While the Bible does not speak directly of private confession, it is firmly founded in Scripture. In the Old Testament, Solomon wrote: “He that covereth
his sins shall not prosper: but whoso confesseth and forsaketh them shall have mercy” (Prov. 28:13). The apostle John in his day confirmed: “If we
confess our sins, he is faithful and just to forgive us our sins, and to cleanse us from all unrighteousness” (1 John 1:9).
Within Zion today we have discussion about the role of confession in the endeavor of faith. We believe that confession is part of the endeavor in faith, and faith – not confession – is what saves us. Let’s examine what we teach about confession.
Confession Is a Gift
Confession is a gift from God. It is an invaluable tool He has given us. In the Small Catechism Luther explains that it has two parts. One is that we confess our sins. The other that we receive absolution – forgiveness – from the confessor father or mother as from God Himself. We needn’t doubt, but rather firmly believe that our sins are forgiven before God in heaven. Before God, for example in the Lord’s Prayer, we plead guilty to all sins, even those we are not aware of. Before the confessor mother or father, however, we confess only those sins which we know and feel in our hearts.
Christian Doctrine* states that in order to administer the peace of the forgiveness of sins, God has also provided confession for His congregation. It is not the purpose of confession to exhaustively list one’s sins. We confess so we can hear that God also forgives those particular sins that trouble our heart and burden our conscience. If we believe this word of absolution, we own God’s forgiveness. Salvation is not based on confession. It is founded solely on the rock, Christ, and the work He has done on behalf of sinners. His work is most clearly seen in the precious words of absolution, in forgiveness preached in His name and blood. When we have faith in Christ, we have assurance of salvation.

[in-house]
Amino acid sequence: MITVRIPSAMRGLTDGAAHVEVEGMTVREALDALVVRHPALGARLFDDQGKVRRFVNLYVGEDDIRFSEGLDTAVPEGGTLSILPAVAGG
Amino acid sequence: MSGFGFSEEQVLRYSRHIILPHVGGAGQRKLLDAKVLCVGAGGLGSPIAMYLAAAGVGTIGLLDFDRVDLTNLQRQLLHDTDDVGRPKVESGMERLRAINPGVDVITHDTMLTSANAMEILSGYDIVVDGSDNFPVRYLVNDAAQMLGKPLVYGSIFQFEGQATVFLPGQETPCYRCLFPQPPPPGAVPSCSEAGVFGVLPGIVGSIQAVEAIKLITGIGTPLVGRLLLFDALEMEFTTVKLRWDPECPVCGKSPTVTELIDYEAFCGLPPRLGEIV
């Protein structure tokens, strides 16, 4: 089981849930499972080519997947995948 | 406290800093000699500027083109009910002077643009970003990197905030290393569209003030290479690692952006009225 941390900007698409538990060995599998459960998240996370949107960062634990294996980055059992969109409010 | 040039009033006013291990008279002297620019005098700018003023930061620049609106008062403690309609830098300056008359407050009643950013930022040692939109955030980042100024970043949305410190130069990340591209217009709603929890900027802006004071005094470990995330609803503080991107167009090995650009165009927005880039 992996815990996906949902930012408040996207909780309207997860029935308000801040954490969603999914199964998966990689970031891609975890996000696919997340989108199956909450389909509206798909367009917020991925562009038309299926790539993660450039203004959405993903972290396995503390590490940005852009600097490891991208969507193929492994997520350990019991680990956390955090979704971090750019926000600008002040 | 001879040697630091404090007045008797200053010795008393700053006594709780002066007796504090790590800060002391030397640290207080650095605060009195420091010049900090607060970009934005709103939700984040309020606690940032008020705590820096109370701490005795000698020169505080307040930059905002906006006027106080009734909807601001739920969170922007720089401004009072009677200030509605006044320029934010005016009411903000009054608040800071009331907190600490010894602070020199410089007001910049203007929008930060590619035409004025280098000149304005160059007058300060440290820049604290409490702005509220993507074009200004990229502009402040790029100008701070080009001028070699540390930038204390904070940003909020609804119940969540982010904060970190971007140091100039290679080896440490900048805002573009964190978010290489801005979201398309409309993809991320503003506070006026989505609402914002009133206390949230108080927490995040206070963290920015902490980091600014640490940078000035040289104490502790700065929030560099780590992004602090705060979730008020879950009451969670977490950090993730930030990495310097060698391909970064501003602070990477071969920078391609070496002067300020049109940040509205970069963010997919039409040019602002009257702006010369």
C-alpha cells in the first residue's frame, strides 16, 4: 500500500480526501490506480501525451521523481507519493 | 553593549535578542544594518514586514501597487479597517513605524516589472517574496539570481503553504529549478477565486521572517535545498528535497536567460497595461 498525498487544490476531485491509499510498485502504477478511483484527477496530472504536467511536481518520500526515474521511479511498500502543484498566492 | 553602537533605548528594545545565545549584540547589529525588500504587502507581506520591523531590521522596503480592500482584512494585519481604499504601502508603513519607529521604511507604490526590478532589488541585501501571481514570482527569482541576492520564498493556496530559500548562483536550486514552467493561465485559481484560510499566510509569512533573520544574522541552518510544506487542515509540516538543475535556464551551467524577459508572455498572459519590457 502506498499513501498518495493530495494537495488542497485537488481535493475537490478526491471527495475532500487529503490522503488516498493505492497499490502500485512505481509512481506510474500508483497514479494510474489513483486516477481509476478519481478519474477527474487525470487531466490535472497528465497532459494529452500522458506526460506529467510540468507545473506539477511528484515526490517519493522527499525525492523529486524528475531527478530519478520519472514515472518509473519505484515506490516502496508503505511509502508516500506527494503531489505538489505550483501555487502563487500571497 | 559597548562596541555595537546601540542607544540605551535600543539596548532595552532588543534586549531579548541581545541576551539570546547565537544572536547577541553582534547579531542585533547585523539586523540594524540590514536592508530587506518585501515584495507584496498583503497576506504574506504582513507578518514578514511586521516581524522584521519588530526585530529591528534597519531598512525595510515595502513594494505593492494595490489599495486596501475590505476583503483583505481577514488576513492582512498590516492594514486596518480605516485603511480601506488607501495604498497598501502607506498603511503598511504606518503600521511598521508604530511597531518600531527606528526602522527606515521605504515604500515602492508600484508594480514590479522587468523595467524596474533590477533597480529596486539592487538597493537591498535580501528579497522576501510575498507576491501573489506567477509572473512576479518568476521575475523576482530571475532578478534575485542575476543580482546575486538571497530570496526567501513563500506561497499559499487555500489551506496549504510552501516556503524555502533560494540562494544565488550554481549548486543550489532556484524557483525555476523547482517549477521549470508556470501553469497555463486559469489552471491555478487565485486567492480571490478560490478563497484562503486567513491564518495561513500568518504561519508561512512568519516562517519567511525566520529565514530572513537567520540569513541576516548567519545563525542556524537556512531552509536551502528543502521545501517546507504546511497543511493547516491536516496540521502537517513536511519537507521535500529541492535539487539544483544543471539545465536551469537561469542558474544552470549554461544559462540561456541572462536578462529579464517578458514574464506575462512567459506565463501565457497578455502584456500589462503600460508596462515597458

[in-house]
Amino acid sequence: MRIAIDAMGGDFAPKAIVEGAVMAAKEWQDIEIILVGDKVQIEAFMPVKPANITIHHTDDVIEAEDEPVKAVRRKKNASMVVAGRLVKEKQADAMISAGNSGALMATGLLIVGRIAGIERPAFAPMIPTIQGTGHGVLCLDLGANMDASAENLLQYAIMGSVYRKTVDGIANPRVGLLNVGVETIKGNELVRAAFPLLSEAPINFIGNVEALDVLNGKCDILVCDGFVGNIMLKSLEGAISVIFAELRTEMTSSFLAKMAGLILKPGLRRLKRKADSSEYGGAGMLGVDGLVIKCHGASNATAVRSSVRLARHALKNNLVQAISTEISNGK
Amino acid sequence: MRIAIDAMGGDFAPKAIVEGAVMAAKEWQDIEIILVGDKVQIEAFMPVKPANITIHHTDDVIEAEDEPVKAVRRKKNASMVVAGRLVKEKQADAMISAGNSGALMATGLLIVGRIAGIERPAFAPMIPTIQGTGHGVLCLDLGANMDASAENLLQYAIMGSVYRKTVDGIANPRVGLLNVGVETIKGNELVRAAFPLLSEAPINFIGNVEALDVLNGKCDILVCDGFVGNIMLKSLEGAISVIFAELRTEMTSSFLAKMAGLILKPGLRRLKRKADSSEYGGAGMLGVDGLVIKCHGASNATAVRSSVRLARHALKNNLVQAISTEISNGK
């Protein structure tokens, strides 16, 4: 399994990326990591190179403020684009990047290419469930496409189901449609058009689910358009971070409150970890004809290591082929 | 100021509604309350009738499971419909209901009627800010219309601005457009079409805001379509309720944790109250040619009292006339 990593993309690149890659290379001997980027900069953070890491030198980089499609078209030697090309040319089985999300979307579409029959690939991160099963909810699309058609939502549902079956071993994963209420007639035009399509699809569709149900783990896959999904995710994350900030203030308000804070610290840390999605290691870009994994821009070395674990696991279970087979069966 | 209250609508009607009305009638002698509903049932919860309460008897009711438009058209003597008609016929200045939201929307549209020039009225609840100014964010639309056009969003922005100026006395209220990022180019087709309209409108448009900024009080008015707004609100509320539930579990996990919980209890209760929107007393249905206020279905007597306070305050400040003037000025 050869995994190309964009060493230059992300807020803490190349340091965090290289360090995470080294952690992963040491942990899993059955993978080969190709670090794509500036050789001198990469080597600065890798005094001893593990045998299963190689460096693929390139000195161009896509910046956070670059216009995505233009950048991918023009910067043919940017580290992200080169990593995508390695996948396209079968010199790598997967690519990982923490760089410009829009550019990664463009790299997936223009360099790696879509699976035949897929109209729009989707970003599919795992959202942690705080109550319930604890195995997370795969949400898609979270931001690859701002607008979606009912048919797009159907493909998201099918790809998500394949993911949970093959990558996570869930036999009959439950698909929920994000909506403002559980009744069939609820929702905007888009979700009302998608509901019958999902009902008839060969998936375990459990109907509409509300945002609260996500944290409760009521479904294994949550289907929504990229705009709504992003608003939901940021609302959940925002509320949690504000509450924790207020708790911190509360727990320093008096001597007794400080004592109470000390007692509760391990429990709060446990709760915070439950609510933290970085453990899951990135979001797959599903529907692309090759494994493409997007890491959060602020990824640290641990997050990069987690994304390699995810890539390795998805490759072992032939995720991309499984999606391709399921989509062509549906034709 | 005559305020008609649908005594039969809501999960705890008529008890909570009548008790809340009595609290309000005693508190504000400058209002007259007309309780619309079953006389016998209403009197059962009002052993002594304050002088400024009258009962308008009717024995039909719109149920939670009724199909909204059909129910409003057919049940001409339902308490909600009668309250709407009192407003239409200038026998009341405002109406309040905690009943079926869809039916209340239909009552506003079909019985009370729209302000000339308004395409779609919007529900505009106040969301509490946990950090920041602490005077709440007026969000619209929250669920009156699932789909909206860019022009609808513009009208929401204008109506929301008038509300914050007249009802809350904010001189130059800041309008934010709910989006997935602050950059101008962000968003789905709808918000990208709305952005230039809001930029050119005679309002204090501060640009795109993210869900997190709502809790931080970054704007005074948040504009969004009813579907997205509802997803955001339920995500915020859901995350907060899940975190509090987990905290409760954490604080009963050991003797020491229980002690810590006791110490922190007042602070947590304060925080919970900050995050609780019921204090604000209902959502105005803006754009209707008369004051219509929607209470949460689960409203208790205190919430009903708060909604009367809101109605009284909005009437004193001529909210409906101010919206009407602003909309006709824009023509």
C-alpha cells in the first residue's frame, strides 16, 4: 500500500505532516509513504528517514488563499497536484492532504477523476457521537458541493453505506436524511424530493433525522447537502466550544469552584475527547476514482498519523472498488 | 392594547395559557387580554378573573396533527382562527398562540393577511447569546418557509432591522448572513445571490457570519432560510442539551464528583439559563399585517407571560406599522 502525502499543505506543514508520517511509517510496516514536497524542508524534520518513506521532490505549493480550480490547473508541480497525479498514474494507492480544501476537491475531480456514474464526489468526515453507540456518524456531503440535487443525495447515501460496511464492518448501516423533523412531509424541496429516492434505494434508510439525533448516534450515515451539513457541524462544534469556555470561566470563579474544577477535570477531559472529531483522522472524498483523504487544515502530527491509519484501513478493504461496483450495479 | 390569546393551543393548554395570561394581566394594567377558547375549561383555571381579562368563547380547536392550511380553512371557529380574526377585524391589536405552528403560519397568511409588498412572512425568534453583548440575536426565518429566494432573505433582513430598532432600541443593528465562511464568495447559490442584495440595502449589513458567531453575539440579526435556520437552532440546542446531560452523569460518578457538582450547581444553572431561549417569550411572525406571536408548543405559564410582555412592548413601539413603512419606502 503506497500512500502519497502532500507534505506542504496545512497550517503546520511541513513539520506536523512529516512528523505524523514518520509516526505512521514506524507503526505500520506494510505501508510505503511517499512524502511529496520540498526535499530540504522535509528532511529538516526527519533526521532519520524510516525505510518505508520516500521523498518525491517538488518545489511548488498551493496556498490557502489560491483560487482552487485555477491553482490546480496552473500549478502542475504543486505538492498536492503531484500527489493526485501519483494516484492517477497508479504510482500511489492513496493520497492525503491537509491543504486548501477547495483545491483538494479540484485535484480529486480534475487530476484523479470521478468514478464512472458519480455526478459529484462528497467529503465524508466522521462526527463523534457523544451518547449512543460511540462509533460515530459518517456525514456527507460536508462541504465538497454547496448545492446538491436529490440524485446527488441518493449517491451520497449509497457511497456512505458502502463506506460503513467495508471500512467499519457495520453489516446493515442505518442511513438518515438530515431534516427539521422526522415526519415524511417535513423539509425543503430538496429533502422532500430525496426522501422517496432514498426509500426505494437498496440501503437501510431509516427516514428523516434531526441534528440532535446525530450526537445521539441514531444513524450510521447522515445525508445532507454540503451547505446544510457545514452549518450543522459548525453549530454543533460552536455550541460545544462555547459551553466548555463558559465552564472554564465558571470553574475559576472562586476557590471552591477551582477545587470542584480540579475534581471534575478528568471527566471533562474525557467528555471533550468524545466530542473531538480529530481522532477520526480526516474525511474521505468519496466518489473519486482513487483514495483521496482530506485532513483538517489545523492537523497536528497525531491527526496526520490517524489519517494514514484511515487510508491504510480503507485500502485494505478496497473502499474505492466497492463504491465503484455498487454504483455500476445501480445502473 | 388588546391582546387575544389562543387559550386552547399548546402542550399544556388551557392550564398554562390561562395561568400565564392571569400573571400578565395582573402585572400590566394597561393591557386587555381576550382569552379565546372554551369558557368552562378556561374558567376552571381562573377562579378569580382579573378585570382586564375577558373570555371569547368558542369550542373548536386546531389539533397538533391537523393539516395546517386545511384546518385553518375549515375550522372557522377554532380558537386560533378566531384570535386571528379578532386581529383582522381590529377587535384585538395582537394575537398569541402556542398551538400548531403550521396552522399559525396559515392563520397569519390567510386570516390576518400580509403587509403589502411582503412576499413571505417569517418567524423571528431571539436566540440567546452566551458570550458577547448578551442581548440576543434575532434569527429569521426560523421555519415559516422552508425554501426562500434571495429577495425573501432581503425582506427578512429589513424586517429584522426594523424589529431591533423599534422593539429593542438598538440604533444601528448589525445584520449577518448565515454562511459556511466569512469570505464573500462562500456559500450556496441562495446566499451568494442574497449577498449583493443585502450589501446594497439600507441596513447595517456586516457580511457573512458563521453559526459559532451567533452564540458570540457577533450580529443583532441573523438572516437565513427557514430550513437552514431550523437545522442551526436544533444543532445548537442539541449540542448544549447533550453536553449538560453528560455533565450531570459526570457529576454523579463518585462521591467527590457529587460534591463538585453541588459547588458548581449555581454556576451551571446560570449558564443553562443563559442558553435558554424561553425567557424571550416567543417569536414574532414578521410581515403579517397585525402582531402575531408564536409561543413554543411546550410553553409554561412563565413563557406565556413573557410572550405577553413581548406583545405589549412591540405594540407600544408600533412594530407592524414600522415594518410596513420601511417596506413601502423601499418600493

Not Required but Necessary
Luther battled misunderstanding concerning confession. The Roman church required an enumeration of all sins. Sin that was not expressly confessed was not forgiven. Thus God’s grace order was rendered void. Confession is not required in order to be saved. Rather, living faith saves.
Luther battled on a different front as well. Since he preached that confession was not mandatory as Rome taught, but rather voluntary, some began to live with a new freedom, freedom from confession. They no longer found a need for confession, no longer felt compelled to put sin away. Luther, on the contrary, found a great need for confession. The need was not the result of external compulsion, but rather it came from within. A person is impelled to confess and put away sin by a burdened conscience. Lack of a need for confession suggests a hardening of heart and conscience.
Absolution is the Pearl of Confession
Luther, though, continued to see the importance of confession. In fact, he treasured it. He rebuked the ones that neglected or despised it. He said those that dismissed confession should turn back to Catholicism and its enslavement, that it would be better for them there. Luther said a Christian who feels the burden of sin would walk a hundred miles to find the confessor father or mother who could preach the good news of the gospel. The pearl of confession is absolution, the forgiveness of sins. The songwriter calls this the pearl of greatest worth, far more dear than gold and gems of earth.
Our rational mind could find a foothold in a life without confession as well as in a life of mandatory confession. Both would lead us down a wrong path away from faith. Our doctrine of confession is clear. Confession has a rightful place in the endeavor of faith, but confession in and of itself does not save us. Faith saves us. Luther states that we urge people to confession, not for salvation’s sake, but that we all could live as believers; we can confess and receive absolution such that worries and fears and sins would not weigh us down so much that we give up faith. It pays to continue to believe that Christ suffered and died and was resurrected so that we can believe our sins forgiven and be heaven acceptable!
* Christian Doctrine Briefly Presented. Evangelical Lutheran Church of Finland, 1948.